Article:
Oman’s New Foreign Capital Investment Law – Prohibited Activities List



Oman’s New Foreign Capital Investment Law – Prohibited Activities List PDF Download PDF (Click Here)

In summary

Last year, in July 2019, the new Foreign Capital Investment Law (the New FCIL) was released, and it went into force on January 1, 2020. The New FCIL has drastically loosened foreign investment laws and limitations, expedited foreign investor registration and licensing procedures, and linked foreign investors’ rights and incentives with those offered to domestic investors.

Allowing 100 percent foreign ownership in a variety of sectors was one of the most significant developments in the New FCIL.


The Executive Regulations of the new FCIL were issued by the Ministry of Commerce and Industry of Oman (MOCI) in June 2020, laying out provisions for foreign investment project registration, benefits available to specific projects, land allocation for investment purposes, and inspection of projects by the competent authority, among other things.

The Minister of Commerce, Industry and Investment Promotion (MOCIIP) – formerly MOCI – issued Ministerial Decision (MD) No. 209/2020 in December 2020, establishing a list of activities that foreign investors are prohibited from engaging in, limiting them to Omani investors to protect national products and entrepreneurship projects.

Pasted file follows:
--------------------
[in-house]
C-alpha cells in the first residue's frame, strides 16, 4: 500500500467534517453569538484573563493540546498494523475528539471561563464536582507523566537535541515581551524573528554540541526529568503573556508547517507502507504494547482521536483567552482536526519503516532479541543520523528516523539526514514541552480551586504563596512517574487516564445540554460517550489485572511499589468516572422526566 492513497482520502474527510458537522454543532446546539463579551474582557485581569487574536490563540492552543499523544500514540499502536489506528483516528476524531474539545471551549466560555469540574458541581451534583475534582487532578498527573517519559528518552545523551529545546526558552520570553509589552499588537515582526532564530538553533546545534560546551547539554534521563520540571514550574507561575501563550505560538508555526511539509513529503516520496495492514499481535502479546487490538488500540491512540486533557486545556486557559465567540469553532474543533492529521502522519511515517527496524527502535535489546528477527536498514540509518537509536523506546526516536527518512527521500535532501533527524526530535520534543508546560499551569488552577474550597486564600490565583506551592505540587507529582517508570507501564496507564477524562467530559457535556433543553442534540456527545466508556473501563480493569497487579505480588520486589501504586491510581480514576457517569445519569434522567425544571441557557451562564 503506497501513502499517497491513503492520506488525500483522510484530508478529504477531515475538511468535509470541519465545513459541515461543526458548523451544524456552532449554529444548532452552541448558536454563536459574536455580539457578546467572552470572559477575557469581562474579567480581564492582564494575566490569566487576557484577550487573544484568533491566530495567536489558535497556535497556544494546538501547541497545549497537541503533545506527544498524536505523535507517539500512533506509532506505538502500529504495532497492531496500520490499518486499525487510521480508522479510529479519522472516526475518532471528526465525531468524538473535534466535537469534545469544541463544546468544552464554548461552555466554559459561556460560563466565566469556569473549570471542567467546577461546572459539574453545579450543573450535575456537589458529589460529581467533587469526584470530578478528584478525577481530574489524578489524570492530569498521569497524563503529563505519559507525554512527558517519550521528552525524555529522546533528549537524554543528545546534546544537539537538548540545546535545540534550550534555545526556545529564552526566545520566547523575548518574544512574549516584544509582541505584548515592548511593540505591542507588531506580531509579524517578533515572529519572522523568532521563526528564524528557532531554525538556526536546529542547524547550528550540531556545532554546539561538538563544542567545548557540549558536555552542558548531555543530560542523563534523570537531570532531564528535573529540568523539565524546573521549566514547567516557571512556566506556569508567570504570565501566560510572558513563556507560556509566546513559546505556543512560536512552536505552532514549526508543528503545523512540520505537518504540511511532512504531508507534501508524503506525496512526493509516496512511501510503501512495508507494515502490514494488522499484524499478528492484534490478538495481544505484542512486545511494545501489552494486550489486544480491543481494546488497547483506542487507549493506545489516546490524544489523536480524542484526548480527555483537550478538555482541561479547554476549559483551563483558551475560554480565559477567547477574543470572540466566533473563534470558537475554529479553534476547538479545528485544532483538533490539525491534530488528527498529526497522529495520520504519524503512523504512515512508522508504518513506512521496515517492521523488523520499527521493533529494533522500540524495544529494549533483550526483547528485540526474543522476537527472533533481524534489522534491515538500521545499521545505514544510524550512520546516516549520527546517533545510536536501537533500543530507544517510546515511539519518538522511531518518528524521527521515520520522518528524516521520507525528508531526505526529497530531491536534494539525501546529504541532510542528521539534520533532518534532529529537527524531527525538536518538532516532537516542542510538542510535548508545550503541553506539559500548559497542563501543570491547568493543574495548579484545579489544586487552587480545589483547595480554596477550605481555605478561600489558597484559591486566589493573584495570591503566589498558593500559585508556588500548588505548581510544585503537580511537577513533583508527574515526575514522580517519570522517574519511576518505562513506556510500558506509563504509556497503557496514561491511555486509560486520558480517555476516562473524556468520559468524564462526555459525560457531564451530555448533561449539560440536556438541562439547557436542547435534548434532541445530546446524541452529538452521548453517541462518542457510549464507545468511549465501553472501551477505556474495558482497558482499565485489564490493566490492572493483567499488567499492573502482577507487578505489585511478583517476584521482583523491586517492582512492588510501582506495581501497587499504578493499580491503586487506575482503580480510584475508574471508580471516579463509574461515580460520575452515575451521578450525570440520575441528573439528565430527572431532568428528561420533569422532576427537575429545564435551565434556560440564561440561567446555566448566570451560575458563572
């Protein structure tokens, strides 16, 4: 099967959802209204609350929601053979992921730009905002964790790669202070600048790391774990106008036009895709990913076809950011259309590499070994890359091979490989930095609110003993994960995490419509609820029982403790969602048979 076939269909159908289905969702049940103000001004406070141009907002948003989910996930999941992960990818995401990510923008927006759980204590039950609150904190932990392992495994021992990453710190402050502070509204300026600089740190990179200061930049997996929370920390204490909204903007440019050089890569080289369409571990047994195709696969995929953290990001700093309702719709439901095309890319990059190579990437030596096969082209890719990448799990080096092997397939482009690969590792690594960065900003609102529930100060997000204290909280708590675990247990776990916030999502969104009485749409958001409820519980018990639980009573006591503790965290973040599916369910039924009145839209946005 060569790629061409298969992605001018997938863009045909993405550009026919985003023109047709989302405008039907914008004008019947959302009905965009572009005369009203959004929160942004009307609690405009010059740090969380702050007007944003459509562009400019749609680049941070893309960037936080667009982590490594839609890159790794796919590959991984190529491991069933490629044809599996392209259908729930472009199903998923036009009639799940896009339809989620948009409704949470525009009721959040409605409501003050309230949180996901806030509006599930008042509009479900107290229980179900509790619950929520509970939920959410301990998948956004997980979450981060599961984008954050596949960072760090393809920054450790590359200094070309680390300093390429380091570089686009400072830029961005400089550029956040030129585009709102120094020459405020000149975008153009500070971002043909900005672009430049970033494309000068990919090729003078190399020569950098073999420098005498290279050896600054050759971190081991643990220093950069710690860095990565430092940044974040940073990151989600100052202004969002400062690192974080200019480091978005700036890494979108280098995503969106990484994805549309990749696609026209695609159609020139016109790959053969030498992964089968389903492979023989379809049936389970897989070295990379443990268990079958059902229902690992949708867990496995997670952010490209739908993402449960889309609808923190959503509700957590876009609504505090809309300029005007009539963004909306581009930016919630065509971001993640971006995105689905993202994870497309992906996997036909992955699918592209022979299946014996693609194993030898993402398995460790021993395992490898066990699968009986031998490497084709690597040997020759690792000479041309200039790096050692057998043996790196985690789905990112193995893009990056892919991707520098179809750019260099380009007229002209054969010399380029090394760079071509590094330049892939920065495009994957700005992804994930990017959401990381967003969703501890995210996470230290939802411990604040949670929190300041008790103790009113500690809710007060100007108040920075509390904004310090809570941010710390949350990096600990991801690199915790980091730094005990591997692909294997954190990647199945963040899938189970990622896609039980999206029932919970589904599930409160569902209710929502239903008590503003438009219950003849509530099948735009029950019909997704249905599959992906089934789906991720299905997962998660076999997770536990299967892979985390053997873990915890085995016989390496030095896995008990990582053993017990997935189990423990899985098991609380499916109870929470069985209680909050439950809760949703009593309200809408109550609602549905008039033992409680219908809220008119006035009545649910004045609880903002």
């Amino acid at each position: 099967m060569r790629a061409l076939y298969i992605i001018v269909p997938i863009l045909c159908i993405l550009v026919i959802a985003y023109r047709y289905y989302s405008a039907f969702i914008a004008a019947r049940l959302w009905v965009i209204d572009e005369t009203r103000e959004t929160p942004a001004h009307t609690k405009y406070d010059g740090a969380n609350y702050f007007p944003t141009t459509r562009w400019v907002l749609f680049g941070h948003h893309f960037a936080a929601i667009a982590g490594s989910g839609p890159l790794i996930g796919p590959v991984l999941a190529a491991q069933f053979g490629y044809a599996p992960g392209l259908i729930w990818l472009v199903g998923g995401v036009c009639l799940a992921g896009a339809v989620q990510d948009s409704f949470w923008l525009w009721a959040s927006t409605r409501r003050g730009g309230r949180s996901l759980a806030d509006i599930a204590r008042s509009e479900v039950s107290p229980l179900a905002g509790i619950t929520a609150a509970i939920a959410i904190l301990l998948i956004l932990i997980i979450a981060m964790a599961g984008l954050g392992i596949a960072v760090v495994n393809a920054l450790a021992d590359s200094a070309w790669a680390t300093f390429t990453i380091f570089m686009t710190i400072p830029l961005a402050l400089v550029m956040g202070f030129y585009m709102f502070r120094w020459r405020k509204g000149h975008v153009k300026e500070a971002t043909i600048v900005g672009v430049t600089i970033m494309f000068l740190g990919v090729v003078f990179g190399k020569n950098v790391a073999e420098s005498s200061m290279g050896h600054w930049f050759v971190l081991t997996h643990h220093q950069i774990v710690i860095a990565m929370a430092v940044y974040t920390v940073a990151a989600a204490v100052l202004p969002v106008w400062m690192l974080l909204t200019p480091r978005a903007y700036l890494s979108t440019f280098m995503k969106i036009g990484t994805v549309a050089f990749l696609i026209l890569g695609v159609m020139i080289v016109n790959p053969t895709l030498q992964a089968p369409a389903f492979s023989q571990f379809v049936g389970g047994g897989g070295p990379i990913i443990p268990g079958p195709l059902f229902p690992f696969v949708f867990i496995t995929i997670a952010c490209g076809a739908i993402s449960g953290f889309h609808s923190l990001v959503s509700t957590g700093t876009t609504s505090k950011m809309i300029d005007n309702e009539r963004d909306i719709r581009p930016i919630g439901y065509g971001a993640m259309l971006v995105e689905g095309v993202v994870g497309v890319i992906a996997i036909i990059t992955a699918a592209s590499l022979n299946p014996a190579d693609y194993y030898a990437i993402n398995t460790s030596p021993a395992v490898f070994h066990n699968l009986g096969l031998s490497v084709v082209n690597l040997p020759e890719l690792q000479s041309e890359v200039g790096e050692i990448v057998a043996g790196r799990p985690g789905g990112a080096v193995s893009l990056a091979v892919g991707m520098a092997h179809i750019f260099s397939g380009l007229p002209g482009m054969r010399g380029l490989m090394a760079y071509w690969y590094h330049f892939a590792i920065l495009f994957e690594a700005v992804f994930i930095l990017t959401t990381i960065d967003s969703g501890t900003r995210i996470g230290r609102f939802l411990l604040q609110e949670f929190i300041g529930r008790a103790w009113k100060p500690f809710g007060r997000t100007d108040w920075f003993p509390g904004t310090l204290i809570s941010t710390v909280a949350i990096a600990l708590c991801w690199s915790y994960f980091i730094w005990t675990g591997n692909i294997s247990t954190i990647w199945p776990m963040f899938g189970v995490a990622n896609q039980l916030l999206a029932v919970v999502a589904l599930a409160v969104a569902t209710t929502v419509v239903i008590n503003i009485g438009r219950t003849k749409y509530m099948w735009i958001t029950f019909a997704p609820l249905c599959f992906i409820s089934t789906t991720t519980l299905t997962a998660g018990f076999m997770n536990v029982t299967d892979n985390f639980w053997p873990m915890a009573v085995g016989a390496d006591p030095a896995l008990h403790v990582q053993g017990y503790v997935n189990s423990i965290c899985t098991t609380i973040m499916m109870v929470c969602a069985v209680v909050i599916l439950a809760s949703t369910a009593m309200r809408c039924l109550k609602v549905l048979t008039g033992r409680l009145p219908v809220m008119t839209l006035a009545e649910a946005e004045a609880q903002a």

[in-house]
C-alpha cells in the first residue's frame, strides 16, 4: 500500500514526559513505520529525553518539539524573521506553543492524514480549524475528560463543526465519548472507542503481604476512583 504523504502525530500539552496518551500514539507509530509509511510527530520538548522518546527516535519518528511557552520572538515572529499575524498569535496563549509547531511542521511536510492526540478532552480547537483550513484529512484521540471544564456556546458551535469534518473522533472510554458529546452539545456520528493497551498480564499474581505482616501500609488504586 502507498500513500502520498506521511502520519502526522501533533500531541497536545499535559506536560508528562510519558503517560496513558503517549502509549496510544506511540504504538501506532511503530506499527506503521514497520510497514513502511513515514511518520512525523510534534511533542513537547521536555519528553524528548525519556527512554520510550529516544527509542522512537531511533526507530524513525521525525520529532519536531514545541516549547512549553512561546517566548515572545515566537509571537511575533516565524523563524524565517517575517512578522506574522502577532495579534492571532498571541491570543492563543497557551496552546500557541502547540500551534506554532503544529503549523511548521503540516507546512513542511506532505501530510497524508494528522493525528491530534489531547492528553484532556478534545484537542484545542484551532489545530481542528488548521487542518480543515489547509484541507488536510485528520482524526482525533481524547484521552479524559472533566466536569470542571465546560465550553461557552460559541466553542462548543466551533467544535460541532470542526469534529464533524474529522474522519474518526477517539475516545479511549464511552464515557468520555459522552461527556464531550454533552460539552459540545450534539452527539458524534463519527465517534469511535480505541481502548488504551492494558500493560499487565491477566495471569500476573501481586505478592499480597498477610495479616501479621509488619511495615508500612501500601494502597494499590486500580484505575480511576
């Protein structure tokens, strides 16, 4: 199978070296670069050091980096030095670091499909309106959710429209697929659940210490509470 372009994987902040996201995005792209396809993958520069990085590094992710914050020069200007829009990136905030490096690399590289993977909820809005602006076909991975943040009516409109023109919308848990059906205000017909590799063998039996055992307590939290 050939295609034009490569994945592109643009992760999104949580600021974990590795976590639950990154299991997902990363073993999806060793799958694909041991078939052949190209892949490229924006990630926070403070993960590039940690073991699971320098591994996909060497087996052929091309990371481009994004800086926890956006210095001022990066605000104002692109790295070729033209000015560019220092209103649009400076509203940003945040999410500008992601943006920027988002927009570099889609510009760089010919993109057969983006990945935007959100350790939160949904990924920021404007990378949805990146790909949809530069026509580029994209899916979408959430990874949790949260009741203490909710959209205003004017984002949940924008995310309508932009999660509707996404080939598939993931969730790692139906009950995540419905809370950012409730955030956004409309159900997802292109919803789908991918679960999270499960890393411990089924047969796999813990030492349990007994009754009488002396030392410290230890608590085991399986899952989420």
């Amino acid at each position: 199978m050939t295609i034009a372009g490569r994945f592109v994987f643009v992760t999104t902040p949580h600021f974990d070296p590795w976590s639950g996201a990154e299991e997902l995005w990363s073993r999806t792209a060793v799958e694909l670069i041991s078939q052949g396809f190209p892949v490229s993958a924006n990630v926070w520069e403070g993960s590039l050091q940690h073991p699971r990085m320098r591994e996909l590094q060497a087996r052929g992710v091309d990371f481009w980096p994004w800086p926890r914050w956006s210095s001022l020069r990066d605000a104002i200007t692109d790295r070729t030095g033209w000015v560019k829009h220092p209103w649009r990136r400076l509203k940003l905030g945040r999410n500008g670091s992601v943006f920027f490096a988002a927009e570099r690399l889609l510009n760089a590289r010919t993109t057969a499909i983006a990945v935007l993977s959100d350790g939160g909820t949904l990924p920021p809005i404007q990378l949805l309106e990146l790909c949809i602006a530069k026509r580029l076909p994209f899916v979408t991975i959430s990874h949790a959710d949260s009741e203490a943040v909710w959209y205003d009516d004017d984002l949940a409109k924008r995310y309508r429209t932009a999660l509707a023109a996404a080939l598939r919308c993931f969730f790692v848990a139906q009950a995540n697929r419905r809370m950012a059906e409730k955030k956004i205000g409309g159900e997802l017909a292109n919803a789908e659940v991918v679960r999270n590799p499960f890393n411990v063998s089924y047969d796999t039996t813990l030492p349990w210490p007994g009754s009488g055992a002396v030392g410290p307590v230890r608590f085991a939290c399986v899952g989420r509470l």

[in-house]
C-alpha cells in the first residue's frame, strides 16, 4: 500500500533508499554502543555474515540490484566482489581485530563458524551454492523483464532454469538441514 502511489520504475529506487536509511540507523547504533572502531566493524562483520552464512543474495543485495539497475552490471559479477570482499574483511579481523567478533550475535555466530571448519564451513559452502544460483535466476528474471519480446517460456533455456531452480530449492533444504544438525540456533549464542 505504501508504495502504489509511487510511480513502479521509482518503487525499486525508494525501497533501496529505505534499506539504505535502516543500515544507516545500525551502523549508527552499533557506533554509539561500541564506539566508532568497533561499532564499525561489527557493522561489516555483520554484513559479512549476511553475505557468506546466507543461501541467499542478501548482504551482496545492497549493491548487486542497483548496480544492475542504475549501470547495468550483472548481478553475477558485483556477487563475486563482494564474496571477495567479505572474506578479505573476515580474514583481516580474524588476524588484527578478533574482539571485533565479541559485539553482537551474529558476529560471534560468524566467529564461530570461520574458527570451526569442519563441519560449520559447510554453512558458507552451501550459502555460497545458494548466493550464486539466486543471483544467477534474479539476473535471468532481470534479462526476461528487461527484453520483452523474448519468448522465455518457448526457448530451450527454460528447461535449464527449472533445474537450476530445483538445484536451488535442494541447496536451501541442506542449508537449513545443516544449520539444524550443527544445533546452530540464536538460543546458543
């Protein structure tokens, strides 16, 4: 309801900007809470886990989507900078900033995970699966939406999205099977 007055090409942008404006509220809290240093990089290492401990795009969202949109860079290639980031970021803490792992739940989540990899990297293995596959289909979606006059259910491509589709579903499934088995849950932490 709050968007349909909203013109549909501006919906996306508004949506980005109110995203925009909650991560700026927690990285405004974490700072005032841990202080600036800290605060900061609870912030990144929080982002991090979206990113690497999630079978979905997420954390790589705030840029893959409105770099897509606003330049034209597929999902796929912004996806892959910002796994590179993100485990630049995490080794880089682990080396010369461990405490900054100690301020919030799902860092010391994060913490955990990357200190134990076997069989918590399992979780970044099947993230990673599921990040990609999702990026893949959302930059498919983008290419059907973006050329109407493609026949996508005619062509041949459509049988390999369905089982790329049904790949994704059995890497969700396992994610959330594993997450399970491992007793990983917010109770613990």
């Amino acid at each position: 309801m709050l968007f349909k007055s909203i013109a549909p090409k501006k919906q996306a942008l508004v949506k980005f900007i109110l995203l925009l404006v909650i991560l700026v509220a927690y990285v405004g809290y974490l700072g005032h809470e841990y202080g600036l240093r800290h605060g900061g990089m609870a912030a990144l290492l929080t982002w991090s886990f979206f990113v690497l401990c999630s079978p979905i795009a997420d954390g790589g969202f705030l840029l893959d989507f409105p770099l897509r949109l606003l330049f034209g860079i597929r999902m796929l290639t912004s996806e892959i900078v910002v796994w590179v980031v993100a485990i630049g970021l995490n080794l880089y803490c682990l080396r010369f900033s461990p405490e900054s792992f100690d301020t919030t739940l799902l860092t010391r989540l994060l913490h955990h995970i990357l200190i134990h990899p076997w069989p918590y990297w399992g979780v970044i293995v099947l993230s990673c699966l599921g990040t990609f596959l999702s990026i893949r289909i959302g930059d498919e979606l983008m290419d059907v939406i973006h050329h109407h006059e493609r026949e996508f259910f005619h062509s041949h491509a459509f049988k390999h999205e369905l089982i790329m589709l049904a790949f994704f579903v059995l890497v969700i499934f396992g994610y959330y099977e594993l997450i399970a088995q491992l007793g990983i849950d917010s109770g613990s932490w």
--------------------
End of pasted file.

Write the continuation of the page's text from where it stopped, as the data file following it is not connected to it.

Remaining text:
An Omani investor can invest in any activity and form a partnership with a foreign investor, according to the judgment. Only with MOCIIP’s specific written authorization may an exemption to the restricted list be allowed, which we believe will be extremely unlikely in practice.

List of Prohibited Activities

The MOCIIP has issued a list of prohibited acts that are not permitted under the new FCIL (MD 209/2020). The whole list of activities that foreign investors are barred from engaging in is included below, however, most of them are activities that are unlikely to be of substantial interest to any big international investor.

We also observe that prohibiting retail gasoline sales would stifle any further liberalization of the retail fuel industry until MOCIIP considers providing exception permissions to allow foreign investment in such activities. The method for granting exception approval isn’t spelled out in the MD, and we’re told it’ll be handled on a case-by-case basis.

Furthermore, restrictions on goods shipping and unloading can be taken quite widely, and it will be interesting to observe how the MOCIIP interprets it in practice unless further clarity is offered.

Finally, reserving drinking water for Omani investors – a lucrative economic opportunity – will eliminate competition from foreign investors who will no longer be able to access this resource.


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Ahmed Rashid  

Managing Director

NextaOne Business Solutions, Muscat, Oman
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